Stress is the "wear and tear" the body goes through as it adjusts to the constantly changing environment. Anything that causes change in a person's life causes stress. Stress can be short-term (acute) or long-term (chronic). Acute stress is the reaction to an immediate threat. This is commonly known as the "fight or flight" response. The threat can be any situation that is seen as a danger. Common short-term stressors include: noise crowding being isolated from othersillnesshunger dangerinfection Imagining a threat or remembering a dangerous event can also evoke a stress response. Modern life frequently results in ongoing stressful situations. These may include: difficult work or personal situationslonelinessfinancial worriesthe recent death of a family member or loved onea move to a new home or change in jobphysical illness, especially long-term conditionsdifficulty sleeping or inability to obtain enough sleep
Stress occurs all the time in most people's lives. At some point in their lives, almost all people will go through stressful events or situations that overwhelm their ability to cope.
Too much stress, however, can seriously affect physical and mental well-being. Stress decreases the quality of life by reducing feelings of pleasure and accomplishment. In addition, the body's response to stress can cause symptoms and illnesses of many kinds, especially if the stress is prolonged.
Stress may increase the risk of heart disease. It appears to have a greater impact on a man's arteries than on a woman's. Men who report the most stress have almost five times the risk of having atherosclerosis, or narrowing of the arteries. Stomach ulcers and other gastrointestinal illnesses are also among the most common physical consequences of stress.
Job and financial concerns are among the most common stressors for a man. He is supposed to be able to "support" his family. In today's economy, a family living on a single income is rare. Most often the woman is working outside the home also. Job changes, whether planned or unexpected, add a level of stress.
Divorce is among the leading causes of stress. It is not uncommon for a man to find that he is the primary caregiver for his children, or that he has joint custody. This may involve a many changes, which are very stressful until a routine is formed. This is especially true for a man who has not been able to be involved much in raising his children because of his job.
Changes a man goes through in middle age may also increase stress. A man may notice that his hairline is beginning to recede. If he is not active, he may gain weight. With increased stress, sexual function may be affected.
One temporary remedy to stress may be stress-reduction exercises. Sometimes these techniques can be quite easy and simple. Taking a few minutes to practice relaxation or meditation can help to ease some of the stress. Taking a vacation, developing interests outside of work, and finding supportive friends who will listen can help to relieve stress.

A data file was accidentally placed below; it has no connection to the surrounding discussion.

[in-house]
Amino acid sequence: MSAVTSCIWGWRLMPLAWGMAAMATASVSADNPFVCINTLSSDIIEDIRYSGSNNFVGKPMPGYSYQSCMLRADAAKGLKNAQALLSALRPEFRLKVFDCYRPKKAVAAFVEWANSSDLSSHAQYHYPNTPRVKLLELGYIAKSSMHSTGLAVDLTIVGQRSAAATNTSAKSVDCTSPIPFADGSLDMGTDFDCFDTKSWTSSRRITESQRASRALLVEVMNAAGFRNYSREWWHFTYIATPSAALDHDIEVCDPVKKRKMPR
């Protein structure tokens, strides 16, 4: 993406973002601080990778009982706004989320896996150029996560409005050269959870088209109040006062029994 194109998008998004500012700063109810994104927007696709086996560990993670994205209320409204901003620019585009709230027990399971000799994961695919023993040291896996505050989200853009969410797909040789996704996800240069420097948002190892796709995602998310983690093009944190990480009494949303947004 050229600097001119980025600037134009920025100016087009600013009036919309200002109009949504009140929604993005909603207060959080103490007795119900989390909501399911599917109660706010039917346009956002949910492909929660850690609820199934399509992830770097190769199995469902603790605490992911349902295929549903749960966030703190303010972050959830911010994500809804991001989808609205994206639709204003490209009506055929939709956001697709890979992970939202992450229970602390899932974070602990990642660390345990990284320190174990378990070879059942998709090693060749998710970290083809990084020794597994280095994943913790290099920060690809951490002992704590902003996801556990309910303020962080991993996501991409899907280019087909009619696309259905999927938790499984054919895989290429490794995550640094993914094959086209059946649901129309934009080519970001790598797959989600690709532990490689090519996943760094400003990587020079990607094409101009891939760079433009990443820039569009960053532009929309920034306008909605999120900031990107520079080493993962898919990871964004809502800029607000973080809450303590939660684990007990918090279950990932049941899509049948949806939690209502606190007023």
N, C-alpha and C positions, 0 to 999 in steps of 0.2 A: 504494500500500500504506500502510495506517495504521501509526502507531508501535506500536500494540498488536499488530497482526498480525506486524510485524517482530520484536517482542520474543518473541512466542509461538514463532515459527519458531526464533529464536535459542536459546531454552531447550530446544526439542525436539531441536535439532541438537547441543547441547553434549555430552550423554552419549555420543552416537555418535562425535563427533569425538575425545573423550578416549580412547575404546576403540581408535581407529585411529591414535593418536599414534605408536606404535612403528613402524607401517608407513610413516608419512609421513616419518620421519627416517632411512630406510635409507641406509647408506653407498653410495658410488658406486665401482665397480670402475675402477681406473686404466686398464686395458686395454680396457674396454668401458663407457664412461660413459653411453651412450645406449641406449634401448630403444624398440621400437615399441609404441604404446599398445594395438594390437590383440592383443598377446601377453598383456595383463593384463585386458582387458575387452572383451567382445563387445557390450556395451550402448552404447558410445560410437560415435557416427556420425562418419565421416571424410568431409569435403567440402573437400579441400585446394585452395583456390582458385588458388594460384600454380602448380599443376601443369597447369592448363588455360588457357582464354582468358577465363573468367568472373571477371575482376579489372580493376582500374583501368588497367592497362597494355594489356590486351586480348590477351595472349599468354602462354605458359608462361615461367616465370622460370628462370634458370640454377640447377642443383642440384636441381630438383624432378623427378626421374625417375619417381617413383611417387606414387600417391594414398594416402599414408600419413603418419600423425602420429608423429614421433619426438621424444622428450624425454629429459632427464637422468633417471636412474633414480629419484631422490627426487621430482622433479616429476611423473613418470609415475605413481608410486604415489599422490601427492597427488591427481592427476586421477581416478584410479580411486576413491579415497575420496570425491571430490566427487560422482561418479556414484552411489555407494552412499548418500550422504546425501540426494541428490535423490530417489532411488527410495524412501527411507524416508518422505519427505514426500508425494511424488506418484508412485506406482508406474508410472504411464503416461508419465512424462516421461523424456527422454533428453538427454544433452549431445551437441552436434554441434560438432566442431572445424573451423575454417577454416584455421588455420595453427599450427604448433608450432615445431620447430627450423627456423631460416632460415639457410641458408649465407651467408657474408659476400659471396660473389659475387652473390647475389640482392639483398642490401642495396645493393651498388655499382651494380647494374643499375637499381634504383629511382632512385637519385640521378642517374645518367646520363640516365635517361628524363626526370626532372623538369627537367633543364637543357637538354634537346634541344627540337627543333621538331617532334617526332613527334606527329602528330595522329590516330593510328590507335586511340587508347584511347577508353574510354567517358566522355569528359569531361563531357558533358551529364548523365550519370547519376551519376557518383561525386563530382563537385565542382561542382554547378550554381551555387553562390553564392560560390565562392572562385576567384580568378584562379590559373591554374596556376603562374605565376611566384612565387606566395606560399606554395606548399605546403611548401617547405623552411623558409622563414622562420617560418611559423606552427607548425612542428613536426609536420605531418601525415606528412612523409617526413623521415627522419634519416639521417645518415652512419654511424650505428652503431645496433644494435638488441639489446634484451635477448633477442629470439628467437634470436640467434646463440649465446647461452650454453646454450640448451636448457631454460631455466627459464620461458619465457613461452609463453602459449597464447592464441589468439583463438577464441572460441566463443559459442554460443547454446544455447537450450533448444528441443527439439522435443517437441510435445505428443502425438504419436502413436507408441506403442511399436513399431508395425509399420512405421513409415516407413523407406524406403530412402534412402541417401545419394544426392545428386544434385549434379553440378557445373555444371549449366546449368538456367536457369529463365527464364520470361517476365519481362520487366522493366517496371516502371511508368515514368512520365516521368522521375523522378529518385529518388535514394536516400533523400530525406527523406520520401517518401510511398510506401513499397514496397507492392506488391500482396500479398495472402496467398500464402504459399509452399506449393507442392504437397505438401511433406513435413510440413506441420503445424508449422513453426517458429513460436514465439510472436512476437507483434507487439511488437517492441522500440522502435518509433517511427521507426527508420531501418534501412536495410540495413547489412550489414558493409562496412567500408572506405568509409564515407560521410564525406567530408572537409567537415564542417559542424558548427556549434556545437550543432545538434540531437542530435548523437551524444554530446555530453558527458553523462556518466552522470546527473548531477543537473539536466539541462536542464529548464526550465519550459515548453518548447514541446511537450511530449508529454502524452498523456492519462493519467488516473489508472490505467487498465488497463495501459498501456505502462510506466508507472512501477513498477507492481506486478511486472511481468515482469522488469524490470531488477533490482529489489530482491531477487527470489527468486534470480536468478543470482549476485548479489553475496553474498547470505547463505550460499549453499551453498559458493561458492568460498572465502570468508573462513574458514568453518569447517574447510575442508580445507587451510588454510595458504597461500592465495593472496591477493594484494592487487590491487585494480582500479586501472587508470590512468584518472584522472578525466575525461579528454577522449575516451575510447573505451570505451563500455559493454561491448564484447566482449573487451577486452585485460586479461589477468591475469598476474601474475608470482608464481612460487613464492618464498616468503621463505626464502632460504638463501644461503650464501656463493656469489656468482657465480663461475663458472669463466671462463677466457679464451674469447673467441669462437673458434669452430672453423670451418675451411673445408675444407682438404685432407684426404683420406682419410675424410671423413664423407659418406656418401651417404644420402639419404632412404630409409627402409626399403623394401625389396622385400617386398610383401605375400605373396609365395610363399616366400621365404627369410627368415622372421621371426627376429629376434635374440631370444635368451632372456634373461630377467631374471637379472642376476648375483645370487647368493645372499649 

Sometimes, changes in the workplace or renegotiation of the demands of the job may be needed. This may require joining with other workers to document stressful conditions.
There are support groups that a man can join to help him deal with these changes. In addition, staying active, eating a healthy diet, and getting plenty of sleep will help to decrease the stress. Exercising may decrease stress by increasing a person's health and giving them an outlet for relieving stress. For example, while walking a person may be able to put his situation and stress in perspective and think of ways to resolve the stress.
Most men are less likely than women to talk to a friend about problems. However, if a man can find a loyal friend who will take the time and keep his confidence, stress can be greatly relieved. One of the most helpful things a healthcare professional can do is to let a man know that it is okay to discuss his problems or concerns with a trusted friend. It is even more helpful if a man has two or three different friends who are more trusted for different types of issues.
Sometimes, especially in highly stressful situations of a temporary nature such as the death of a loved one, medications can be helpful. However, over the longer term, the risks of dependence on medications, or of substituting medication for other productive steps, must be weighed against the benefits.
Eliminating stress from life is impossible. However, doing nothing to counteract stress will virtually guarantee that a man will experience harmful physical, emotional and relational consequences.
Hales, Robert, Textbook of Psychiatry, 2nd edition 1994 Stuart and Sundeen, Principles and Practice of Psychiatric Nursing: 4th edition, 1991 "Stress", Nidus Information Pamphlet, Report #31, September 30,1999 "Stress Linked to Arterial Disease in Men", www.heartinfo.org/reutersnews/t0330-9f.htm